Sano di Pietro was one of the most successful artists in 15th century Siena. He was regularly employed by the Comune of Siena as well as by the confraternities and regular orders, especially the Franciscans. While he produced altarpieces, predellas, biccherna covers, and manuscript illuminations, he is perhaps best known today for his charming and intimate depictions of the Madonna and Christ Child, either alone or often surrounded by angels or saints, that adhere faithfully to the Sienese Trecento tradition. The present panel is such an example, likely dating to circa 1470. The beautiful Madonna and Child at center are flanked by Saints John and Bernardino of Siena as well as four angels with floral garlands in their hair. In 1450, Saint Bernardino was canonized, and this historical event likely sparked the popularity of small devotional panels in that included images of this patron saint of Siena, with some of the most sought after examples arising from the hand of Sano di Pietro.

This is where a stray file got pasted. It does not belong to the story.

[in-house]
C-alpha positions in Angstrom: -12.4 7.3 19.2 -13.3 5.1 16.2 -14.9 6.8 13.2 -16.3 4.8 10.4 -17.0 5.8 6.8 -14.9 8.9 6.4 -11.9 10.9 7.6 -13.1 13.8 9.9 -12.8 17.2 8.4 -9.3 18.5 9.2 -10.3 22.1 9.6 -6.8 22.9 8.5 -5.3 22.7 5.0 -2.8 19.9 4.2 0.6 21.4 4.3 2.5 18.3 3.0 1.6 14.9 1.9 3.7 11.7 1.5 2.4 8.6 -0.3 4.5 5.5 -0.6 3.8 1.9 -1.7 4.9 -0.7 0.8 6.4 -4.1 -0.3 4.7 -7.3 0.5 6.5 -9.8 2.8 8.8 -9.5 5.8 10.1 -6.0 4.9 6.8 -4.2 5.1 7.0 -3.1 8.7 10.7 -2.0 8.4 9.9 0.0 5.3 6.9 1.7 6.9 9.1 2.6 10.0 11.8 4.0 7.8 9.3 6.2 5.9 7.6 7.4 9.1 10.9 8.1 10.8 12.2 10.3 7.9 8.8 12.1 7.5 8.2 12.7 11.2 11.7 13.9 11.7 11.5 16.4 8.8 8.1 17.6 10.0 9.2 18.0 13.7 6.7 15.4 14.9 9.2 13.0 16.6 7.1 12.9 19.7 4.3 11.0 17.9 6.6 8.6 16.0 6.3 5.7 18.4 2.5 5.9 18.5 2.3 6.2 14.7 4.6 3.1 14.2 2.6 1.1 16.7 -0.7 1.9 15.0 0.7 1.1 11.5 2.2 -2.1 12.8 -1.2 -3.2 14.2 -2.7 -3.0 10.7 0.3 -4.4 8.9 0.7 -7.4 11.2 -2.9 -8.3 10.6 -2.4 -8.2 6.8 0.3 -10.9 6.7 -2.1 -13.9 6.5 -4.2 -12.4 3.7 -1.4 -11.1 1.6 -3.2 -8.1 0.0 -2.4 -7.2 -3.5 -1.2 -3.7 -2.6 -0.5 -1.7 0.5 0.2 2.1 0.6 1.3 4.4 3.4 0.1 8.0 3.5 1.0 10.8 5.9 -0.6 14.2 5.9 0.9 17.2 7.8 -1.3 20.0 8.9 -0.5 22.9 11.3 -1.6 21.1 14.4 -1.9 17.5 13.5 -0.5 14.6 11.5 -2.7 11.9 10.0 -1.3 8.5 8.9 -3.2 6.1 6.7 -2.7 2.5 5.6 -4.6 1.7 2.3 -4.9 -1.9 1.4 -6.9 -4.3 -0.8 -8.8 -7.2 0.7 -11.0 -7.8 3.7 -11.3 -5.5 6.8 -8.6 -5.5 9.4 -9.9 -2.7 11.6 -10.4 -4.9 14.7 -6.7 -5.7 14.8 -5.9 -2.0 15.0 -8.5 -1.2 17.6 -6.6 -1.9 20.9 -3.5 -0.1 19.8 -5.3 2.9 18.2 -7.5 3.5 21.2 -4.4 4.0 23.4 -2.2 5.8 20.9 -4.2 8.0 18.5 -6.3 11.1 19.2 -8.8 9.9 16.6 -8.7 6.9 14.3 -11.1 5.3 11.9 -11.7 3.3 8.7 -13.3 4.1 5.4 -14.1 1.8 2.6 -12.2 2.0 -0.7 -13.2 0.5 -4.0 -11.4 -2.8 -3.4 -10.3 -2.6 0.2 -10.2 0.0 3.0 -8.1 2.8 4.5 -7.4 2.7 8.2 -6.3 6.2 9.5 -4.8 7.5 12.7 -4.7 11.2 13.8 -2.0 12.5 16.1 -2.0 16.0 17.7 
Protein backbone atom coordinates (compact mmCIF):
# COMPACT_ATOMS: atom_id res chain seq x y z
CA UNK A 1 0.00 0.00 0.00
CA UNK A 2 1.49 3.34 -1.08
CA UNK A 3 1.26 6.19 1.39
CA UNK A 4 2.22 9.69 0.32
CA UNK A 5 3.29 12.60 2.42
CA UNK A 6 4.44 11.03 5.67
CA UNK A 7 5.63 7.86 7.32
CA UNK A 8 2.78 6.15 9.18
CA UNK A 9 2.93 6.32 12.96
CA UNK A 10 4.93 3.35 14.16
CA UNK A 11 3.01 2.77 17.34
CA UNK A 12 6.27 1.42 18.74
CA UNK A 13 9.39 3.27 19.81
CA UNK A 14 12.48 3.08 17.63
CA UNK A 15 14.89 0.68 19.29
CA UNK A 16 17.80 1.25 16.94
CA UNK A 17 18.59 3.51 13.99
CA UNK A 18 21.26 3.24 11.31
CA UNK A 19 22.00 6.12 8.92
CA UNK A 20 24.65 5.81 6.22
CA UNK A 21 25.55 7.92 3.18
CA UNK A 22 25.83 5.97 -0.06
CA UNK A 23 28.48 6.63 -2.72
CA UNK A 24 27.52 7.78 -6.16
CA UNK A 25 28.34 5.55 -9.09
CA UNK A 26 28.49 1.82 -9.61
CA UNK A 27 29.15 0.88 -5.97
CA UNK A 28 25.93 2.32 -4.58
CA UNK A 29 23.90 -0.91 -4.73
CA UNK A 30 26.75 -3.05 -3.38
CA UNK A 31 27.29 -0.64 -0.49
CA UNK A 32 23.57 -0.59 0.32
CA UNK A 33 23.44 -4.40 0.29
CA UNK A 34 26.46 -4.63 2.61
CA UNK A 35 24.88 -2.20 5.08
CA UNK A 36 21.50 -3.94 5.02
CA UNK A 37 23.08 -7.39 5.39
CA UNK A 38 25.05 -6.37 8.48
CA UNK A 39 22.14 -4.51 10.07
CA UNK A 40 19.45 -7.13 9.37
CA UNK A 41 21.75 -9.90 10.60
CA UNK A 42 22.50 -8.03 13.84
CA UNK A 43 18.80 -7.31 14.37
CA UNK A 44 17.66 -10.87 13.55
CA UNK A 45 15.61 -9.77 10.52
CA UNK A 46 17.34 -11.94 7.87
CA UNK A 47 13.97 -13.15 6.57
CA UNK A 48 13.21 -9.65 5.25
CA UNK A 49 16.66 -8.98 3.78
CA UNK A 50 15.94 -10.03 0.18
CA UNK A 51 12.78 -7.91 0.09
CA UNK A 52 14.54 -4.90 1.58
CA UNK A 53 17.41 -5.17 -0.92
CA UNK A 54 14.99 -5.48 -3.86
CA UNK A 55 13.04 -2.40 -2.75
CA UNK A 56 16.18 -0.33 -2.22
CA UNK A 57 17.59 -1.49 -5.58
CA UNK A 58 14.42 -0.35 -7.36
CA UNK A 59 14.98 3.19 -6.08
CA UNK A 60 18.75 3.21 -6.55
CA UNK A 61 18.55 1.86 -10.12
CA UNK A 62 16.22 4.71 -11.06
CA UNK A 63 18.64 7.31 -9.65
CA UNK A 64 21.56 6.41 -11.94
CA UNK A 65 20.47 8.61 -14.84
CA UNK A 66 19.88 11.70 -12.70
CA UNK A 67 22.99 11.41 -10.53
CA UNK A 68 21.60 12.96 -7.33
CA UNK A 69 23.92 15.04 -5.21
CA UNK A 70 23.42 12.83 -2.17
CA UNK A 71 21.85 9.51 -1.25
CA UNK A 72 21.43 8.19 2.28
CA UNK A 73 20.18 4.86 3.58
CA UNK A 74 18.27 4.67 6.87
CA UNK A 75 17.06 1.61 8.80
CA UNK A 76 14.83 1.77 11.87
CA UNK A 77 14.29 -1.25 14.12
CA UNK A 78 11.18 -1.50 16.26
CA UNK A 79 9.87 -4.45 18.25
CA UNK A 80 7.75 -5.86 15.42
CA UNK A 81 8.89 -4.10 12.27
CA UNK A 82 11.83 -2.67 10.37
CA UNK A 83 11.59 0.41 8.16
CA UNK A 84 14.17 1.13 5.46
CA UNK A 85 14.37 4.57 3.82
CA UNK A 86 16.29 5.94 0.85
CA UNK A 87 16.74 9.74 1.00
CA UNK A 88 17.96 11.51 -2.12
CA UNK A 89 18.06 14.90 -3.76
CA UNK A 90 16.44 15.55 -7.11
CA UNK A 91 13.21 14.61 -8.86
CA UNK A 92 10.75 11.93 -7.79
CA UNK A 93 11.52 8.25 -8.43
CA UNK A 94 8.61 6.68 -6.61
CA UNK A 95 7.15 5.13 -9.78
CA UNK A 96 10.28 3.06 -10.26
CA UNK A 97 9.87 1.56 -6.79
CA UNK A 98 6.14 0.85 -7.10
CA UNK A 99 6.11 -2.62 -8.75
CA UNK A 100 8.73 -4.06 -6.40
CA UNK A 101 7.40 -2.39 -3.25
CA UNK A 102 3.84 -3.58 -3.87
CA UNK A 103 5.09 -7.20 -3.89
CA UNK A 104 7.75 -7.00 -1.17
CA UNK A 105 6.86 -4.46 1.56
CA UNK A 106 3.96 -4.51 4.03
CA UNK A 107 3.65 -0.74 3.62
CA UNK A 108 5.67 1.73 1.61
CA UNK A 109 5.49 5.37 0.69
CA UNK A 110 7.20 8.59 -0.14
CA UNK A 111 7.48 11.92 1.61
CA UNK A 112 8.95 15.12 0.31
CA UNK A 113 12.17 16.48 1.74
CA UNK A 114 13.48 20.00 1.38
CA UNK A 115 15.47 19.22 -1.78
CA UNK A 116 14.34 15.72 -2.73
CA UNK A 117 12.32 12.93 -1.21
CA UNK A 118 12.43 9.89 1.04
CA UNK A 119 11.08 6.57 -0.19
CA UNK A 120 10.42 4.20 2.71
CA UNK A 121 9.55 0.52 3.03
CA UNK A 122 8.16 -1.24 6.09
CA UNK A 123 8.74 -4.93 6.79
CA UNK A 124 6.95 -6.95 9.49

We are grateful to Professor Laurence Kanter for endorsing the present attribution after firsthand inspection and for suggesting a date of circa 1470.
A Note on the Provenance:
Until the early 20th century, this painting belonged to the expert and connoisseur Elia Volpi and hung in the famed Davanzati Palace in Florence (fig. 1). At the time, it was framed in by an old carved and painted frame with cusped and rounded arches at the top and a plinth inscribed with the text: "Salve Regine Misericorde". Signor Volpi brought this painting, along with his entire collection of rare and valuable antiques to America and sold them in New York in 1916. This lot was among the items sold in that sale in 1916, where it was purchased by the mining engineer and financier William Boyce Thompson, in whose family the painting has descended ever since.